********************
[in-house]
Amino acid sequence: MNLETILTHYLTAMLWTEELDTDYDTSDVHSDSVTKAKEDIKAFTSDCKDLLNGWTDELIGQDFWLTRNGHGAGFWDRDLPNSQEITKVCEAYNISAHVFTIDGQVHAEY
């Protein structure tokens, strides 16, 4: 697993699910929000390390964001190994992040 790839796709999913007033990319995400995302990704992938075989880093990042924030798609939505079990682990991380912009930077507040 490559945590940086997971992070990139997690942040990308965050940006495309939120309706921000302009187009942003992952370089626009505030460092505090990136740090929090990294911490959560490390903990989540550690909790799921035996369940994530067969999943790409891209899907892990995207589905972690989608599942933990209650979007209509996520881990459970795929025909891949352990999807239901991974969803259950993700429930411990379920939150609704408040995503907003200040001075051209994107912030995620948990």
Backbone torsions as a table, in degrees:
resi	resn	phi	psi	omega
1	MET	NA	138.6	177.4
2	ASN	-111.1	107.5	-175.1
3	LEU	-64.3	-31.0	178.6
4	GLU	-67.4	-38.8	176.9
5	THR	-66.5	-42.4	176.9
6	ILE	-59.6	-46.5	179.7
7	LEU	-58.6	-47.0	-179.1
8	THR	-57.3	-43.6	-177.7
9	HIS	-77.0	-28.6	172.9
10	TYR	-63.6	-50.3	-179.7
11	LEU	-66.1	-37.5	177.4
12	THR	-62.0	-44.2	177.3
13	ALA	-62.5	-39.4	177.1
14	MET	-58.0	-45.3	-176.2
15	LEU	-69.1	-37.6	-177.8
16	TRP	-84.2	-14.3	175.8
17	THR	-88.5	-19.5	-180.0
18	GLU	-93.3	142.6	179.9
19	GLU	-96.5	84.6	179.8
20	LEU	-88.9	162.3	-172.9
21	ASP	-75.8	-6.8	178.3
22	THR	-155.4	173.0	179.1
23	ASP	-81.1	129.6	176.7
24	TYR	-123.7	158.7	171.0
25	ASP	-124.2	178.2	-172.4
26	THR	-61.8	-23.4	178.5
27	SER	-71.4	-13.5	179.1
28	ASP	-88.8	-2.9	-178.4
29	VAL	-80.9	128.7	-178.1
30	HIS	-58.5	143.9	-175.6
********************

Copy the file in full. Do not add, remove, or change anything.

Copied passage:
[in-house]
Amino acid sequence: MNLETILTHYLTAMLWTEELDTDYDTSDVHSDSVTKAKEDIKAFTSDCKDLLNGWTDELIGQDFWLTRNGHGAGFWDRDLPNSQEITKVCEAYNISAHVFTIDGQVHAEY
């Protein structure tokens, strides 16, 4: 697993699910929000390390964001190994992040 790839796709999913007033990319995400995302990704992938075989880093990042924030798609939505079990682990991380912009930077507040 490559945590940086997971992070990139997690942040990308965050940006495309939120309706921000302009187009942003992952370089626009505030460092505090990136740090929090990294911490959560490390903990989540550690909790799921035996369940994530067969999943790409891209899907892990995207589905972690989608599942933990209650979007209509996520881990459970795929025909891949352990999807239901991974969803259950993700429930411990379920939150609704408040995503907003200040001075051209994107912030995620948990």
Backbone torsions as a table, in degrees:
resi	resn	phi	psi	omega
1	MET	NA	138.6	177.4
2	ASN	-111.1	107.5	-175.1
3	LEU	-64.3	-31.0	178.6
4	GLU	-67.4	-38.8	176.9
5	THR	-66.5	-42.4	176.9
6	ILE	-59.6	-46.5	179.7
7	LEU	-58.6	-47.0	-179.1
8	THR	-57.3	-43.6	-177.7
9	HIS	-77.0	-28.6	172.9
10	TYR	-63.6	-50.3	-179.7
11	LEU	-66.1	-37.5	177.4
12	THR	-62.0	-44.2	177.3
13	ALA	-62.5	-39.4	177.1
14	MET	-58.0	-45.3	-176.2
15	LEU	-69.1	-37.6	-177.8
16	TRP	-84.2	-14.3	175.8
17	THR	-88.5	-19.5	-180.0
18	GLU	-93.3	142.6	179.9
19	GLU	-96.5	84.6	179.8
20	LEU	-88.9	162.3	-172.9
21	ASP	-75.8	-6.8	178.3
22	THR	-155.4	173.0	179.1
23	ASP	-81.1	129.6	176.7
24	TYR	-123.7	158.7	171.0
25	ASP	-124.2	178.2	-172.4
26	THR	-61.8	-23.4	178.5
27	SER	-71.4	-13.5	179.1
28	ASP	-88.8	-2.9	-178.4
29	VAL	-80.9	128.7	-178.1
30	HIS	-58.5	143.9	-175.6